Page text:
The ethics related to the use of anonymous sources includes two main values: a duty to inform the public and a duty to do so in a truthful and transparent manner. Many journalists and editors encounter important vital information that can only be disclosed by a source "off the record.” A journalist should consult with an editor regarding publishing such information. There is no a strict rule; there are reasons regarding when it is appropriate and when it is not to publish anonymous sources.
The reason for anonymity is to help reveal significant stories that otherwise would not be known. Anonymous sources can be an important tool if they are used with caution and attention to detail. Contemporary society sometimes makes it risky for people to make certain statements based on their opinions, even despite having a piece of evidence underlying them. In such situations, it is important to offer the source remain anonymous to avoid backlash. Doing so can be extremely effective in promoting freedom of speech and/or expression in society. It gives the public a platform to voice their opinions (especially controversial ones) and it also allows for the rest of society to process newfound information, and develop their own opinions.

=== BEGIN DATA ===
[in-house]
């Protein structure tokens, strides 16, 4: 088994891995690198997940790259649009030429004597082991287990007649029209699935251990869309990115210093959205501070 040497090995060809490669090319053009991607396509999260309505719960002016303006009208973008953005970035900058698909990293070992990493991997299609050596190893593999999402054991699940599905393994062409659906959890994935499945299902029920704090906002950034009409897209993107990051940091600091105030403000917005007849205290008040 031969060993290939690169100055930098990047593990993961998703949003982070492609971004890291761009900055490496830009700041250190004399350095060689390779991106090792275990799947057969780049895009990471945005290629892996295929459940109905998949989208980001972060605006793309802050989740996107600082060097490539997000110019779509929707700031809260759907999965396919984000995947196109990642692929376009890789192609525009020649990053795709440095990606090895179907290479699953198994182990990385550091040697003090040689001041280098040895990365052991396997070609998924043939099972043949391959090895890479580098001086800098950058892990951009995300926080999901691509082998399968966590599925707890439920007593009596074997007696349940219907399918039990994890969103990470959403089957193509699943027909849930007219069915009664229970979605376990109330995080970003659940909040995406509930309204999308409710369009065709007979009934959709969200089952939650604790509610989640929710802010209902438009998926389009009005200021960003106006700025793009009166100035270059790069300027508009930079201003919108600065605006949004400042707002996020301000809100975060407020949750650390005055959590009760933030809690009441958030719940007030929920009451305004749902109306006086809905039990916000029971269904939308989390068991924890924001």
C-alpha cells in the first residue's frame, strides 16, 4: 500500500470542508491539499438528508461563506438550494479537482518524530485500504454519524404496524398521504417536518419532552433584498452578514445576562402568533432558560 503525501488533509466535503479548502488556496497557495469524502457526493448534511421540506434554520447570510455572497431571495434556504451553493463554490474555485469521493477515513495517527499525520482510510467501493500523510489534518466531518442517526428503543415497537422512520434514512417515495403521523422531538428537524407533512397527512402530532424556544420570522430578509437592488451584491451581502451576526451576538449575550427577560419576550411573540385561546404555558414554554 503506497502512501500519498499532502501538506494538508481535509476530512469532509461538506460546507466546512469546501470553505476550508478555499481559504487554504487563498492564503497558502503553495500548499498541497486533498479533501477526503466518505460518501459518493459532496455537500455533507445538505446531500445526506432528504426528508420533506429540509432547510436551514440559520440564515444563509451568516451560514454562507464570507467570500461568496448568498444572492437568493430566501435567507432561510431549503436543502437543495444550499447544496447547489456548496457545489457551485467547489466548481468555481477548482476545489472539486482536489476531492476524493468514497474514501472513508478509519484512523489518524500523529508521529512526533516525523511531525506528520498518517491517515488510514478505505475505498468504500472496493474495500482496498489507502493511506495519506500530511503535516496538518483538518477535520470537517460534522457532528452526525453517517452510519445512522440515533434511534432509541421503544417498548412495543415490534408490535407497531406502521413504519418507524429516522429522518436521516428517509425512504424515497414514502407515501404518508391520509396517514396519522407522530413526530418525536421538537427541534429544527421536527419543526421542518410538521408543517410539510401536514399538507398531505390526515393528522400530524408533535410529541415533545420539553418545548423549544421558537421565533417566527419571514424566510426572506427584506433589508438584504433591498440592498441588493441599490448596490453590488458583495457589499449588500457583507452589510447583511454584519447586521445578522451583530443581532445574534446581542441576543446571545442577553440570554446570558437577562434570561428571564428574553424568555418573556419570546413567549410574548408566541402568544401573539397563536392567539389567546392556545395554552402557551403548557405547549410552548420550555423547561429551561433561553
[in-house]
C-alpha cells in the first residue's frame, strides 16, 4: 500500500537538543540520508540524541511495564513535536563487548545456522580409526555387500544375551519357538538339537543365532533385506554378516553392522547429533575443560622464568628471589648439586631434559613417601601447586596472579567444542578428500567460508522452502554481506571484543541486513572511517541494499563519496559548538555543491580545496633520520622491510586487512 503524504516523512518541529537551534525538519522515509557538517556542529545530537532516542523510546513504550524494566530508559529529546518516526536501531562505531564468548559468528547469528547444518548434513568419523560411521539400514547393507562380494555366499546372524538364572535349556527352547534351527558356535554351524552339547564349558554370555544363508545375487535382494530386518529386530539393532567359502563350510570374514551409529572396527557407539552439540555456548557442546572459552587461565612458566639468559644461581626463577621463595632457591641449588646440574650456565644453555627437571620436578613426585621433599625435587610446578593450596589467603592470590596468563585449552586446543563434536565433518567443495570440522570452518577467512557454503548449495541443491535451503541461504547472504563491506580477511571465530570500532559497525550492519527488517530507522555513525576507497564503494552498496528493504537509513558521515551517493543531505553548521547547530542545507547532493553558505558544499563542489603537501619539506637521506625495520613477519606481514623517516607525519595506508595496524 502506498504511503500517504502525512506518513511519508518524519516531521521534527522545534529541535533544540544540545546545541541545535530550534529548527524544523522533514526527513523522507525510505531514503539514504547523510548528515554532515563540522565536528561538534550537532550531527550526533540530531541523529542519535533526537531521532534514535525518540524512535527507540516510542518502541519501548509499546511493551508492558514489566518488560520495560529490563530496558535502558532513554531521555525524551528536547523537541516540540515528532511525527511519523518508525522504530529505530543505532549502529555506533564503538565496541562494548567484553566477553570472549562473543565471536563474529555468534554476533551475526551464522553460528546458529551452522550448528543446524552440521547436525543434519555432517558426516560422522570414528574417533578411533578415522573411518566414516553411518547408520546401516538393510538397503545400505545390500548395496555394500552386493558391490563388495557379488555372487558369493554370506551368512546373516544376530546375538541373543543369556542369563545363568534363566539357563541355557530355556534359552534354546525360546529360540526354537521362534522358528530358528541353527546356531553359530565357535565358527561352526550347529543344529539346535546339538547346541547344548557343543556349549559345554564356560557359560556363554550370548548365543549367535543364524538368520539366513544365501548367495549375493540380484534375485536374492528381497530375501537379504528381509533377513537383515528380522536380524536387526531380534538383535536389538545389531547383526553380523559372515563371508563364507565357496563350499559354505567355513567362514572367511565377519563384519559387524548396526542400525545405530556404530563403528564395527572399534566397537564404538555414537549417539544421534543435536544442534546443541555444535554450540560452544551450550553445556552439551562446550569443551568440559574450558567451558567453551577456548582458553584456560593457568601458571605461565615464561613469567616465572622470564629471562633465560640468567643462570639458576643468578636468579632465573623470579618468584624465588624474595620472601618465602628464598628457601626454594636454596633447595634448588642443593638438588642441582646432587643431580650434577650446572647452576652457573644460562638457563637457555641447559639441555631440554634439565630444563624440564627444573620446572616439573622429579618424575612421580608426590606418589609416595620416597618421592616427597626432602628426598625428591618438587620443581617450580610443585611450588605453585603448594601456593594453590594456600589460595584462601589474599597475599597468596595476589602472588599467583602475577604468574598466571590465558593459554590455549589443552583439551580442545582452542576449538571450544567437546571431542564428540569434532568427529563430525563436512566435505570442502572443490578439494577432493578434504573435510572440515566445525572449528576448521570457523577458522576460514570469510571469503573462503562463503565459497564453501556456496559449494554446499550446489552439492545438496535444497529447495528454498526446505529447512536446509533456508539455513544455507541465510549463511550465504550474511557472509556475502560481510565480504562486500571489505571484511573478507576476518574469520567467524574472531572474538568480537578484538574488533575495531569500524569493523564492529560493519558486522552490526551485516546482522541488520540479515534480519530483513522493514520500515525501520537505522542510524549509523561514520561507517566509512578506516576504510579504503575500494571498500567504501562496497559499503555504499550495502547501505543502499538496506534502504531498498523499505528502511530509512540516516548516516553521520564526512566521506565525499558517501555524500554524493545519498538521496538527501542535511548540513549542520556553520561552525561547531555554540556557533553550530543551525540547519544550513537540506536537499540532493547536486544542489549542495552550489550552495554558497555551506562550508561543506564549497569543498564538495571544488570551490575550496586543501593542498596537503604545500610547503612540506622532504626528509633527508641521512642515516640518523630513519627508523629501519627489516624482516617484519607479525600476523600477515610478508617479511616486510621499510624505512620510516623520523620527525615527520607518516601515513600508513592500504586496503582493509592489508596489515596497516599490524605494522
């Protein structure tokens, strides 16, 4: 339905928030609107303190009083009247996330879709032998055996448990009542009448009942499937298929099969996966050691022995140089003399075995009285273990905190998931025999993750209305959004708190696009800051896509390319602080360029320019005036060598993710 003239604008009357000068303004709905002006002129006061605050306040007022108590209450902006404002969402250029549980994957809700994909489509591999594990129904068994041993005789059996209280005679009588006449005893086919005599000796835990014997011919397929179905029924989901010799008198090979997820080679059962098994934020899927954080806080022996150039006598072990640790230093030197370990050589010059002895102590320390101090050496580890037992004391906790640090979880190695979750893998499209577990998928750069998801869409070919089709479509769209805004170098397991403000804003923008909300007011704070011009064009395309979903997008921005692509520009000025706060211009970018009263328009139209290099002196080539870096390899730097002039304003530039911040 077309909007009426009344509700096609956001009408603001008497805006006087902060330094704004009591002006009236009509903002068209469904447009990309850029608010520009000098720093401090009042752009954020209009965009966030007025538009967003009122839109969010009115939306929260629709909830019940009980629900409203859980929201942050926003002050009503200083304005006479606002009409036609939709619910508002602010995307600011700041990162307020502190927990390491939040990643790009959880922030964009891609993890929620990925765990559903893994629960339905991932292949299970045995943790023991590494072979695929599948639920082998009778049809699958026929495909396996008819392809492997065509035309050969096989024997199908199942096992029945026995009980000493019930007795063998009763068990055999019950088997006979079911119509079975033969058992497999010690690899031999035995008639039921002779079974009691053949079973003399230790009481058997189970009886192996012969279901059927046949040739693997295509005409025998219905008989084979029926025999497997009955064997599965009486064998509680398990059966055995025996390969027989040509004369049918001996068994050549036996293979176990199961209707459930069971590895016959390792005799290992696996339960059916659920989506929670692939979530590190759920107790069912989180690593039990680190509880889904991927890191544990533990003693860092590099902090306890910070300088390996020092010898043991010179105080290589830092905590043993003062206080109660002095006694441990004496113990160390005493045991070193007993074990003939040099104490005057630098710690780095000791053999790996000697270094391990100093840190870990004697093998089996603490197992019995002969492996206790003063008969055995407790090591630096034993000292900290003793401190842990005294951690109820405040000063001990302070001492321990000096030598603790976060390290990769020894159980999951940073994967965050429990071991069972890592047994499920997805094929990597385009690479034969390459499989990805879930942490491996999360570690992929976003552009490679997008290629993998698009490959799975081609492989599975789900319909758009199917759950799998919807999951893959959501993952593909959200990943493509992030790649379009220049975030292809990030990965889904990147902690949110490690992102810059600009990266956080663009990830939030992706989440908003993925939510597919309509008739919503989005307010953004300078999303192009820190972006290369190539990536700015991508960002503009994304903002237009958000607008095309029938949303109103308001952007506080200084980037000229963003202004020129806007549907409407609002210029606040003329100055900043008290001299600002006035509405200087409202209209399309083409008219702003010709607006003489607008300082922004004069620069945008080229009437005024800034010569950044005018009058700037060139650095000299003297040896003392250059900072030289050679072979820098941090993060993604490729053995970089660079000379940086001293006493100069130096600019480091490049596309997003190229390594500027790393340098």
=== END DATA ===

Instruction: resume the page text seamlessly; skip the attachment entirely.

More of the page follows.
Anonymity is able to make a cathartic effect. This means that it can provide mental relief through the expression of strong beliefs and emotions openly. Such situations are especially true when a person comes forth with evidence of sexual harassment, child abuse, or other similar horrendous acts.
There are a number of considerations that should be taken to attention when the situation is related to the use of anonymous sources. First of all, is it possible to obtain the same information somewhere else where you do not have to use an anonymous source? It is always preferable to use the information with a cited or a named source. In many cases, it is possible to do. If this cannot be done, it is important to evaluate the situation. Do people have a really valid reason for asking to be anonymous? Some of them can be a young offender or a sexual assault victim, and the law is very clear about that.
There are also the gray areas where it is necessary to judge whether the person would be harmed if he or she is named, or whether he or she will likely to be harmed by being named. If people are likely to suffer physical harm because of the publishing the information provided by them, it is a good reason to grant anonymity.
The ethics related to the use of anonymous sources includes two main values: a duty to inform the public and a duty to do so in a truthful and transparent manner. Many journalists and editors encounter important vital information that can only be disclosed by a source "off the record.” A journalist should consult with an editor regarding publishing such information.